Hayden – what happens when Science Studies dual ‘notion’ of knowledge is put into ‘practice’
Take an old axiom of science studies: “knowledge represents both nature and the political and social interests of the people and institutions that are wrapped therein” e.g. what we know -knowledge- is what we know about something, and what we know about something is part of how we know about it, because what we know can only be known through how we know it. How we know something is reliant on all the who’s and what’s in our vicinity and the who’s and what’s in their vicinity etc… in an ever expanding network of ‘interests’.
In the above axiom scientists are viewed as “orientated towards -by interest- the accumulation of credibility and reputation rather than capital… Homo economicus”. e.g. The above model fails to look at people’s actual ‘interests’ themselves, but assumes them to be based on a rational economic model.
Cori Hayden instead takes:
Yanagisako’s search to “understand how certain values or actions come to be seen as ‘in the interest’ of [certain people] in the first place” and “proposes that we look at the productive capacities of sentiment”, and
Woolgar’s point that “an unexamined notion of interest, impressively pedigreed though it may be in political-economic thought, is a far from transparent guide to understanding why scientists do what they do, and thus how facts get assembled as such…. the construction and use of ‘interest’ its attribution and anticipation, demands treatment as a phenomenon in its own right.”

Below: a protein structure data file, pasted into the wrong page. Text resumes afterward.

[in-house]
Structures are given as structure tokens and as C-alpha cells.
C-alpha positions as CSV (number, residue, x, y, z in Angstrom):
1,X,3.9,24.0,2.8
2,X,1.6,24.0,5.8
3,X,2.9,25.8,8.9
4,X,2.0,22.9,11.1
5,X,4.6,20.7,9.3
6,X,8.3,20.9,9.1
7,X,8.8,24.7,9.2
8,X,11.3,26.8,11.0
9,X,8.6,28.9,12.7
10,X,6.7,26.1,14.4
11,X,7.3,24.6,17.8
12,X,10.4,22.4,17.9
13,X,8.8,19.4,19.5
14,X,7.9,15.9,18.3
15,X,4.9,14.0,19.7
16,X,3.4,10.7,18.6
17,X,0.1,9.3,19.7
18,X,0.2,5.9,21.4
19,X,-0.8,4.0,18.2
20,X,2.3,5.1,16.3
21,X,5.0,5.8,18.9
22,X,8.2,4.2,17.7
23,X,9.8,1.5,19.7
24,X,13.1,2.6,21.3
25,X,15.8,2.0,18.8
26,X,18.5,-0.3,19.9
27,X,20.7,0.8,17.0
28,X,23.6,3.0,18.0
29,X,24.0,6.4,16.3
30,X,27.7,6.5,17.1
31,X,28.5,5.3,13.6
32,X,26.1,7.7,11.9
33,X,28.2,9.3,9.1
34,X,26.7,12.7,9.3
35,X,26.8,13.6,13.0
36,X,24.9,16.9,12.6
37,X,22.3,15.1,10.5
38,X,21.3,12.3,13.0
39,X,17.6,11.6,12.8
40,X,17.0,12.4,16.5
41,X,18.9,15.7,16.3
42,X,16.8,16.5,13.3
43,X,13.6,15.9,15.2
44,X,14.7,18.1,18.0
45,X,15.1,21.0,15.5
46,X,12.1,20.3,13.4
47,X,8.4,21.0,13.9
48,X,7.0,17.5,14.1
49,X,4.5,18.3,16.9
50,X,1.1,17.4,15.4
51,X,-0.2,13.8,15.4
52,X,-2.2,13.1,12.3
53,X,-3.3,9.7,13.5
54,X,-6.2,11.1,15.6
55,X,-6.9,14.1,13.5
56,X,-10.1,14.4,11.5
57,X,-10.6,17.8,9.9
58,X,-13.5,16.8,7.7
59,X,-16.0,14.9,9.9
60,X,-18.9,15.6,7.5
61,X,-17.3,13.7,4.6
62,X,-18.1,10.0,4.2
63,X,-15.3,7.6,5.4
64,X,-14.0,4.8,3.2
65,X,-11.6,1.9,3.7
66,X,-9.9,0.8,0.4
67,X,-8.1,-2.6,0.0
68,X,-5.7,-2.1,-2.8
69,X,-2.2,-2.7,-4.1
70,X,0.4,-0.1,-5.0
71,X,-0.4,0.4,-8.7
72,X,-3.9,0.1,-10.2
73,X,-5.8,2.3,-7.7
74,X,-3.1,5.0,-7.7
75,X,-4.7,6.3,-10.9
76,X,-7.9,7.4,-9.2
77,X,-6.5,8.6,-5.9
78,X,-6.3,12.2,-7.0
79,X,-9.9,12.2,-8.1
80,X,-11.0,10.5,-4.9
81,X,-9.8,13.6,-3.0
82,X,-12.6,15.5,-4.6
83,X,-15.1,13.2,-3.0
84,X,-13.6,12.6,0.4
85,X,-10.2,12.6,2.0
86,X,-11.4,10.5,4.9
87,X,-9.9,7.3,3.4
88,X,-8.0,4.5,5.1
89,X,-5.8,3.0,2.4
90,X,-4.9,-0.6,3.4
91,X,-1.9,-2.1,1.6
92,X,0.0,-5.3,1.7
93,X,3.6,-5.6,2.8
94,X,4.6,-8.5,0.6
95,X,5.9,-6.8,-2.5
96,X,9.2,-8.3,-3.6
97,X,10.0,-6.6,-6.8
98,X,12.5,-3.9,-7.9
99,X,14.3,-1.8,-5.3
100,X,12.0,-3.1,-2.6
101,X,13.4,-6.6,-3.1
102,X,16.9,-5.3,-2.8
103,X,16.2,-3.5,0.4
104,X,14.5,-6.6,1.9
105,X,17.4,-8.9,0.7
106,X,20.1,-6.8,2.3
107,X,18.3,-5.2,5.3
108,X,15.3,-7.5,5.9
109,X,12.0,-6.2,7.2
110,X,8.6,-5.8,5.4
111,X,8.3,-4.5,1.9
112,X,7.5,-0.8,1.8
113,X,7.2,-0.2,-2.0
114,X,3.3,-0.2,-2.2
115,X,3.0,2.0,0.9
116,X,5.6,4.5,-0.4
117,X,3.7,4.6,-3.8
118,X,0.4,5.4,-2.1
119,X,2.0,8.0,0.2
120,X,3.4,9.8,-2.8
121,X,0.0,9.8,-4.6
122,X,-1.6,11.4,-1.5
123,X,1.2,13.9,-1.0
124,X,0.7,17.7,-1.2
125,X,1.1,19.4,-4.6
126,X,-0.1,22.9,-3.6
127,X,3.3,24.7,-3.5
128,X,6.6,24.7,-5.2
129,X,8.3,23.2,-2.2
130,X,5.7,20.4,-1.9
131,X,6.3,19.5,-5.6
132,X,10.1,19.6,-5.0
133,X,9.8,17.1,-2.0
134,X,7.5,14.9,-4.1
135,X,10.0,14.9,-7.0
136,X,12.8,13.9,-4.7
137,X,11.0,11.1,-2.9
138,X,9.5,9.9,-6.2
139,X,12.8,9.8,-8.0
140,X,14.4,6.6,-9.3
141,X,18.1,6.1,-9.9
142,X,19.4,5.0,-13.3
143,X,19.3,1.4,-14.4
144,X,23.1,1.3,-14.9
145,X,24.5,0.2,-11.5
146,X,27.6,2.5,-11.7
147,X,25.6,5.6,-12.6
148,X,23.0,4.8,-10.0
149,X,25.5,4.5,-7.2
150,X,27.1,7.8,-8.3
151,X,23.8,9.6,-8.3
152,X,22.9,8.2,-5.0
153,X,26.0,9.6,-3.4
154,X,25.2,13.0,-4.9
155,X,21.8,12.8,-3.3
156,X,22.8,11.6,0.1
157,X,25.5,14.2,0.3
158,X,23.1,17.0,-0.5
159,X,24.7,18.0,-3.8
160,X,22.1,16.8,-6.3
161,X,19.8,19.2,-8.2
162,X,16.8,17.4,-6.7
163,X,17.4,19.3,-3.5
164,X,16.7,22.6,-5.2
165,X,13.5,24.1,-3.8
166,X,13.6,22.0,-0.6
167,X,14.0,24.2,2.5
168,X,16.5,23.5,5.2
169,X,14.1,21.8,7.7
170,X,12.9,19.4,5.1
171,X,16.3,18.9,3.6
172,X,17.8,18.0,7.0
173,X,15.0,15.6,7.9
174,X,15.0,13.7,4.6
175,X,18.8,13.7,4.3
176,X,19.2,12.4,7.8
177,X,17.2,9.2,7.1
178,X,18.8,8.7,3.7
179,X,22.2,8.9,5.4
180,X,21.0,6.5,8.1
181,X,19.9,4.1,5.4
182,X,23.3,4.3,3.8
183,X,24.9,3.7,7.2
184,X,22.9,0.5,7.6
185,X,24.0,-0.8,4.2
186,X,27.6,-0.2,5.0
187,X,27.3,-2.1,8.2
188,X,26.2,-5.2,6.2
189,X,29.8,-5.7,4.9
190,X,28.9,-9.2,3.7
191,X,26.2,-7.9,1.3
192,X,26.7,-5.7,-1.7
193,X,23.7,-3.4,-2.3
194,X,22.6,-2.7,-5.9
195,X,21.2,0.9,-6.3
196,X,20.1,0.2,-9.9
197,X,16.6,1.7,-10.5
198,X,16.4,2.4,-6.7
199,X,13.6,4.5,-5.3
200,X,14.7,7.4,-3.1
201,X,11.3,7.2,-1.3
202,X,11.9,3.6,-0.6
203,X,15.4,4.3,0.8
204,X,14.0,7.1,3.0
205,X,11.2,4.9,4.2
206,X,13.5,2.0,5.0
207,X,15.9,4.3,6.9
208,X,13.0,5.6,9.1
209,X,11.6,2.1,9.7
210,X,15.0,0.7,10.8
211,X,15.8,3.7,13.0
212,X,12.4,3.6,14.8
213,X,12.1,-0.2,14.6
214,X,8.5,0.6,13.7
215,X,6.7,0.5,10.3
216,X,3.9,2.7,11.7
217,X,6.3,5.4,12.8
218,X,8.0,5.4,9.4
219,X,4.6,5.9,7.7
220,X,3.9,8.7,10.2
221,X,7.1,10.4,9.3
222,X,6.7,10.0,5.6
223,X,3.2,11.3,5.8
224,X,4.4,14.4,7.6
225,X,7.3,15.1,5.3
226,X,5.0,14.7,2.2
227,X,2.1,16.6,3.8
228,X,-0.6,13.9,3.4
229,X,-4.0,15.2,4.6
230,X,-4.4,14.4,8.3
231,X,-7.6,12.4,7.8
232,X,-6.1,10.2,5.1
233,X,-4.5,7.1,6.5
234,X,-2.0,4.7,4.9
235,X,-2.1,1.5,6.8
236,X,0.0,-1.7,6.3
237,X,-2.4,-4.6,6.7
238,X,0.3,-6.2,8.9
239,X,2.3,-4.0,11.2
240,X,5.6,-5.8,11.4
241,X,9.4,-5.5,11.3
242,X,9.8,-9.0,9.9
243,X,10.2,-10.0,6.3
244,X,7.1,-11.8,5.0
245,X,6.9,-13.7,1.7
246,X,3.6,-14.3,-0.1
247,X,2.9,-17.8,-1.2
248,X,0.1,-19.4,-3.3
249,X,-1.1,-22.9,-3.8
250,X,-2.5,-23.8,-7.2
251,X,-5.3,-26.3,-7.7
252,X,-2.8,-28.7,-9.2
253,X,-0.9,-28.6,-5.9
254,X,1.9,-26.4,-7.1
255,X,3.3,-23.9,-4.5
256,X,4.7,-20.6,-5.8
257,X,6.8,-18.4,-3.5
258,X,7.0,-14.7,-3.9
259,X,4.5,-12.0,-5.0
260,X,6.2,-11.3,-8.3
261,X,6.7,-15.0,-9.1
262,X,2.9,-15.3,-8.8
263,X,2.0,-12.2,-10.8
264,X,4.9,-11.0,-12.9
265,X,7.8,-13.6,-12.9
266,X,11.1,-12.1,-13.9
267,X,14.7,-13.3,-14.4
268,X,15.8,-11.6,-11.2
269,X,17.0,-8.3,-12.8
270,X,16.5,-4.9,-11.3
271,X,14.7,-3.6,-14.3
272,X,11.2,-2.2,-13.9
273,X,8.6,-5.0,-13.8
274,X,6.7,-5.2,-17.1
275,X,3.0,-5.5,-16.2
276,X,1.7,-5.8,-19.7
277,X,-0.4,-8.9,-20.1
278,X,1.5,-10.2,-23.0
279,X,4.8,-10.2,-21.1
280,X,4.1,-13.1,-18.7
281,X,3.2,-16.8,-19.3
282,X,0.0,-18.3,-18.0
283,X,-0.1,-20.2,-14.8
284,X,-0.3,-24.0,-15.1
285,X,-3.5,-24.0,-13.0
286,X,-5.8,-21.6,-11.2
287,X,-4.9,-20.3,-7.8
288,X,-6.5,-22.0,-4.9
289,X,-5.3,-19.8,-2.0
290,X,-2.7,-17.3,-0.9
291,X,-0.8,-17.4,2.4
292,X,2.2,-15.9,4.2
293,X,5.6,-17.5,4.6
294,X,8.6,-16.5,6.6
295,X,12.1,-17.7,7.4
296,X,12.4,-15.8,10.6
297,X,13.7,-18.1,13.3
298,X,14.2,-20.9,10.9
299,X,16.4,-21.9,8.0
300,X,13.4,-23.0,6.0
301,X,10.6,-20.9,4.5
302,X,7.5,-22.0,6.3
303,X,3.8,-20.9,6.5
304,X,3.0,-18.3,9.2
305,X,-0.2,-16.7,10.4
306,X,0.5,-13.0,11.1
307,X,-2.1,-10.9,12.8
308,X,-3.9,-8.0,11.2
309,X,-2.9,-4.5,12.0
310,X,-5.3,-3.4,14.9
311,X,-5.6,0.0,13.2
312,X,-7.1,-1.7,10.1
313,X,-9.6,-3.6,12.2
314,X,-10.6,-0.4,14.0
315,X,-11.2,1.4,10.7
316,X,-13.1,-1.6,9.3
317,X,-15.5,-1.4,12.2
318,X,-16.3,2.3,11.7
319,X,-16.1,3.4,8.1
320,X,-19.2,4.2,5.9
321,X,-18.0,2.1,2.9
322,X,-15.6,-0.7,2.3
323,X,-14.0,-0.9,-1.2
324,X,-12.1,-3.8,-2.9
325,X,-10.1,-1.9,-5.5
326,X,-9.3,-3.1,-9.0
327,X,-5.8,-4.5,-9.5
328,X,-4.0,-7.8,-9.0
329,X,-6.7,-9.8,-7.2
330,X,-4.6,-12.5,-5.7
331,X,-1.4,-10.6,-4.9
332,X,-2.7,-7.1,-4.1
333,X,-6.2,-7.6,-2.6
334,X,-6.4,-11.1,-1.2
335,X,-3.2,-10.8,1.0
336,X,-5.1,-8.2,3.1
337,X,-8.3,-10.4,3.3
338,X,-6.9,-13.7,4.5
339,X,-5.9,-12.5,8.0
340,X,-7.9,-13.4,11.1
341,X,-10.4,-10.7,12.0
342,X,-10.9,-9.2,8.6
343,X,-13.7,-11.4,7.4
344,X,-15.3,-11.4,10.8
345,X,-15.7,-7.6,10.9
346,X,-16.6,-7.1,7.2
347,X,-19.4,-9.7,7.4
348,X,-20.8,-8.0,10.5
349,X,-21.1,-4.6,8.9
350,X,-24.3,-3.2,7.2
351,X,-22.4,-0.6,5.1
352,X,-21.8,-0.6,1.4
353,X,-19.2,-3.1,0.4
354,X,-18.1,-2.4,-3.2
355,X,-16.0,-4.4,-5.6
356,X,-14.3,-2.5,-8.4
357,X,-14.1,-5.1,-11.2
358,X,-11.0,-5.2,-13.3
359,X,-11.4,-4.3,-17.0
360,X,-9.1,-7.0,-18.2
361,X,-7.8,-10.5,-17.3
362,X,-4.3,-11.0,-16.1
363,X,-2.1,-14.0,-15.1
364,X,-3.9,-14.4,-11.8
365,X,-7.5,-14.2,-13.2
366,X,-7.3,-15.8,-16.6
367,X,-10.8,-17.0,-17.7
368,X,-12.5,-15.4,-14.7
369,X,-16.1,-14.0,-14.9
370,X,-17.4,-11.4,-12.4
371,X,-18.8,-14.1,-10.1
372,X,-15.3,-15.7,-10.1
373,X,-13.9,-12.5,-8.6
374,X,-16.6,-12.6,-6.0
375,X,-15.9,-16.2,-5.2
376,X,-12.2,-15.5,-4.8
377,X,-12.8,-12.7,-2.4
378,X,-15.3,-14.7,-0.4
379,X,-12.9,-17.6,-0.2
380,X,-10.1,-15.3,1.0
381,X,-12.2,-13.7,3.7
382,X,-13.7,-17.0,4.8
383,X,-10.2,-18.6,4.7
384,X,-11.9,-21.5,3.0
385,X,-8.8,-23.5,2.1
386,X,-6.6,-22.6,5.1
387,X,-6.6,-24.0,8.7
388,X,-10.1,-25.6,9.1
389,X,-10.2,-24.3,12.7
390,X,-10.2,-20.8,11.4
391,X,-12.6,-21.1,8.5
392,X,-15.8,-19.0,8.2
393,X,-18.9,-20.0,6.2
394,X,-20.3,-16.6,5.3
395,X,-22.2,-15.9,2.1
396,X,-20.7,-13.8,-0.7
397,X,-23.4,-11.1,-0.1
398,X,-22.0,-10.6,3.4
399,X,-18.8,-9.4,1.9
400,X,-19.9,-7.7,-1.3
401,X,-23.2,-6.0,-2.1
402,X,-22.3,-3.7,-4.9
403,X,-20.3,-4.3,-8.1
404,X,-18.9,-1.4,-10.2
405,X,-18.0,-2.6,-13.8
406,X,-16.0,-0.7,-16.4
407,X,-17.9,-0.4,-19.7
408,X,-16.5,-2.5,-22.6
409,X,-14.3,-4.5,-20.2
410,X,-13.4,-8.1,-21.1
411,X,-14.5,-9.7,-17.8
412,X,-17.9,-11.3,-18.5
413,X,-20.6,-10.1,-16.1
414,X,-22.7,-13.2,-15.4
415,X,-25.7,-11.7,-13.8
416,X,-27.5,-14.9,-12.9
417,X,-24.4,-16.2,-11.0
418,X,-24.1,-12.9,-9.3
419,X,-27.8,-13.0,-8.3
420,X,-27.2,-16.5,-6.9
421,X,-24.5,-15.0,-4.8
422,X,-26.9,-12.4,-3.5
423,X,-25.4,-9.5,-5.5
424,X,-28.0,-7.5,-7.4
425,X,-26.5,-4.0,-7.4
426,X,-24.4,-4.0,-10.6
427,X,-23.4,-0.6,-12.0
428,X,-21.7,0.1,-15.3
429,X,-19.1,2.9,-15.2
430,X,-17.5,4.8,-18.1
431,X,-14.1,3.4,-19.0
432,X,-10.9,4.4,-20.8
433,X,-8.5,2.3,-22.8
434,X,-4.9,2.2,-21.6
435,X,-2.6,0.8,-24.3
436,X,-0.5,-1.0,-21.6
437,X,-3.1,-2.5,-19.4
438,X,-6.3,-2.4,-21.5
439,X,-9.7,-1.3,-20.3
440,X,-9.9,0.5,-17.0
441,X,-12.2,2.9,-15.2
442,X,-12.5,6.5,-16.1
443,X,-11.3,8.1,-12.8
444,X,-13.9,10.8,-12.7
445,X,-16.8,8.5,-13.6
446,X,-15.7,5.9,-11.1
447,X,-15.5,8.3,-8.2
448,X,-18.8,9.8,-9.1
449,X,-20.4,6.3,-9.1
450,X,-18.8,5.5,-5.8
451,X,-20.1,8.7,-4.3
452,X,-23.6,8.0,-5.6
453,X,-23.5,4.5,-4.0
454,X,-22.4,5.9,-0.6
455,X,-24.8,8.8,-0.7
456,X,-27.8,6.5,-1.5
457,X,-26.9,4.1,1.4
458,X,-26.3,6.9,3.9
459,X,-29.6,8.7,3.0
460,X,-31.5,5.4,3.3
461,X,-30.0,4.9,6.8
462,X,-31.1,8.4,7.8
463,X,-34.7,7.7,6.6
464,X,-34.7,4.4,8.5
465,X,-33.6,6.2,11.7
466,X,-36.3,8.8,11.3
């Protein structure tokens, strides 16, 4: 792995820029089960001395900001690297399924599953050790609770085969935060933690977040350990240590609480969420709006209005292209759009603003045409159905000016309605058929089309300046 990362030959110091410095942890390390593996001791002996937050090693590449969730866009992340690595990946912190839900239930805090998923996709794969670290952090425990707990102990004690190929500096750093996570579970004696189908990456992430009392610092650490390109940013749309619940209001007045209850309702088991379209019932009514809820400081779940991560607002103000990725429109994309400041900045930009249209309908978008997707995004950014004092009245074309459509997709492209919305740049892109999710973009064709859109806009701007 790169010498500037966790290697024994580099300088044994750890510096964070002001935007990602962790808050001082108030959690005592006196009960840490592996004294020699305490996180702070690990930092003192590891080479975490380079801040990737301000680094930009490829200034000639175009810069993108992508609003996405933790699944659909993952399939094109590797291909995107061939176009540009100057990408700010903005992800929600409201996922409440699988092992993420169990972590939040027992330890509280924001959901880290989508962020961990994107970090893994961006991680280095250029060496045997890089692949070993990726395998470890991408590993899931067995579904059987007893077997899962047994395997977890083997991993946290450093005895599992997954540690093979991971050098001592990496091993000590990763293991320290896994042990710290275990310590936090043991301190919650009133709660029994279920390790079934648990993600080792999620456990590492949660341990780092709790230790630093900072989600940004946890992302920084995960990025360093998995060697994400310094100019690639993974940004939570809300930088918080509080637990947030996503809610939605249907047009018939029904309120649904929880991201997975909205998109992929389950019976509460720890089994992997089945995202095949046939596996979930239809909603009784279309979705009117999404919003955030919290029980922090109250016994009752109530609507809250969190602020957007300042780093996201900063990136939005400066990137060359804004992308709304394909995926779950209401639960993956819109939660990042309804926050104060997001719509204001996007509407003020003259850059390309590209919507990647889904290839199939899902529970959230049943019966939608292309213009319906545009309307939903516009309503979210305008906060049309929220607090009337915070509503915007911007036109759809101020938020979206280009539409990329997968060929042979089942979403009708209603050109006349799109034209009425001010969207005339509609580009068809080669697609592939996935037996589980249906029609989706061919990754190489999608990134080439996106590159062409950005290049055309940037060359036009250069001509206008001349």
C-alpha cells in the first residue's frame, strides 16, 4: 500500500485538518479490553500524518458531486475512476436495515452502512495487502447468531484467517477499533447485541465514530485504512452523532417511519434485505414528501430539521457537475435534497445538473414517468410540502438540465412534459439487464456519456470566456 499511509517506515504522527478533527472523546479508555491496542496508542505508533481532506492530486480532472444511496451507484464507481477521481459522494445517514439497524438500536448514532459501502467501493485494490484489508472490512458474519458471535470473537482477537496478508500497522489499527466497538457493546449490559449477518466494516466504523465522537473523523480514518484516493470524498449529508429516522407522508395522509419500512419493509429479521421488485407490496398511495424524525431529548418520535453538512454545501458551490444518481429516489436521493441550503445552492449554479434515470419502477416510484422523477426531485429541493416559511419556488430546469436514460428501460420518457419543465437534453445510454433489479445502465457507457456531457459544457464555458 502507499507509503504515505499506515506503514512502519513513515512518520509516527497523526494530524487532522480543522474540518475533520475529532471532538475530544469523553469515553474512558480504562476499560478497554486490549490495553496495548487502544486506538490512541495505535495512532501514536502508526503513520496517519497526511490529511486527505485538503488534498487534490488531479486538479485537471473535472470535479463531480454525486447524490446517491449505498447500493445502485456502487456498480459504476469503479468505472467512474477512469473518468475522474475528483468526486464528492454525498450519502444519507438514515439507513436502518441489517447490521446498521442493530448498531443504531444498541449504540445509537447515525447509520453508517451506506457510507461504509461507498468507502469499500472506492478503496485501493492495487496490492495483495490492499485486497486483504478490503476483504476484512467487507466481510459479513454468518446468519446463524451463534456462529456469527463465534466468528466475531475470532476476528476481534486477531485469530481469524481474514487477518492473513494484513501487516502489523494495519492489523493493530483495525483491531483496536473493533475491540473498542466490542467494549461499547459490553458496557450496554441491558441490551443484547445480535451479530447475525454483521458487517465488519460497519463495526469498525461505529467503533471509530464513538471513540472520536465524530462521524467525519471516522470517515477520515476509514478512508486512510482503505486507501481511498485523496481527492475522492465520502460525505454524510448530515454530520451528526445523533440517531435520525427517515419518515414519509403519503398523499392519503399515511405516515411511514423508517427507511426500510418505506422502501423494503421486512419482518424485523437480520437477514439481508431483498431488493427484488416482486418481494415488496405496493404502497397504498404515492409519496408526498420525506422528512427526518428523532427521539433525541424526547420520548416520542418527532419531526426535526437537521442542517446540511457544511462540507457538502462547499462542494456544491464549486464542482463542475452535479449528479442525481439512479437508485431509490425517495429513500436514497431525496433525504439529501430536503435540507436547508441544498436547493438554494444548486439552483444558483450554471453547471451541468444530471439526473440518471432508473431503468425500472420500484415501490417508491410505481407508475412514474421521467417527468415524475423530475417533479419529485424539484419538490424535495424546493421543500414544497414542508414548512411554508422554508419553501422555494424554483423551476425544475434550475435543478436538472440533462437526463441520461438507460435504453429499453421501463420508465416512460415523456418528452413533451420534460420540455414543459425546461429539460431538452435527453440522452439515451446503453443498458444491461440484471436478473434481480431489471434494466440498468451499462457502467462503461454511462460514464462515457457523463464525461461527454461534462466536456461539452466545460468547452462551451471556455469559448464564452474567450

e.g. the above axiom might tell us something about how certain scientific facts come to dominate, but not why they are what they are. The above axiom might tell us how scientists actually work but not how their ‘interests’ work.
Hayden’s concern with above axiom and “the notion of interests and representations does not lie… in explain[ing] the construction of facts…. but the ways in which … this dual notion ..(claims ‘to’ and ‘about’ biological material and knowledge)… now lie explicitly at the heart of contemporary social imaginaries and practices of participation and marginalization”… ‘inclusion and exclusion….of people… to knowledge and nature.. in bioprospecting’
e.g. understand how people negotiate themselves and others from being included or excluded in access to a resource, through emphasis on ‘their’ knowledge construction of a biological resource as constituting the resources value to themselves and other people.. One result of this in bioprospecting might be the logic that if you actualise something in the world – e.g. the human use-value of a plant- then you deserve a royalty. Which begs a question about Time.
Source: When Nature goes public, pg20-23
Here’s a little tangental distraction to brighten up this post: